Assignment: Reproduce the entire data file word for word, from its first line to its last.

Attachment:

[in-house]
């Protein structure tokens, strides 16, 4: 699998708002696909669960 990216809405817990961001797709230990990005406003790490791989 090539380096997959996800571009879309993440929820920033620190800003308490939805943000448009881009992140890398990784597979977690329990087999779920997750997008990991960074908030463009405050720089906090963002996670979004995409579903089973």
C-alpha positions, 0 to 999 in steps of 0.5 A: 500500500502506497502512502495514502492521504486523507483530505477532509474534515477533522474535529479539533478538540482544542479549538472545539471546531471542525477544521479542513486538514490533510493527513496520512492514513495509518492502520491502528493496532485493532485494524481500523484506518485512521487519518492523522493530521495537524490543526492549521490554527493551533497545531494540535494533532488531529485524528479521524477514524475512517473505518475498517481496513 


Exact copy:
[in-house]
């Protein structure tokens, strides 16, 4: 699998708002696909669960 990216809405817990961001797709230990990005406003790490791989 090539380096997959996800571009879309993440929820920033620190800003308490939805943000448009881009992140890398990784597979977690329990087999779920997750997008990991960074908030463009405050720089906090963002996670979004995409579903089973």
C-alpha positions, 0 to 999 in steps of 0.5 A: 500500500502506497502512502495514502492521504486523507483530505477532509474534515477533522474535529479539533478538540482544542479549538472545539471546531471542525477544521479542513486538514490533510493527513496520512492514513495509518492502520491502528493496532485493532485494524481500523484506518485512521487519518492523522493530521495537524490543526492549521490554527493551533497545531494540535494533532488531529485524528479521524477514524475512517473505518475498517481496513 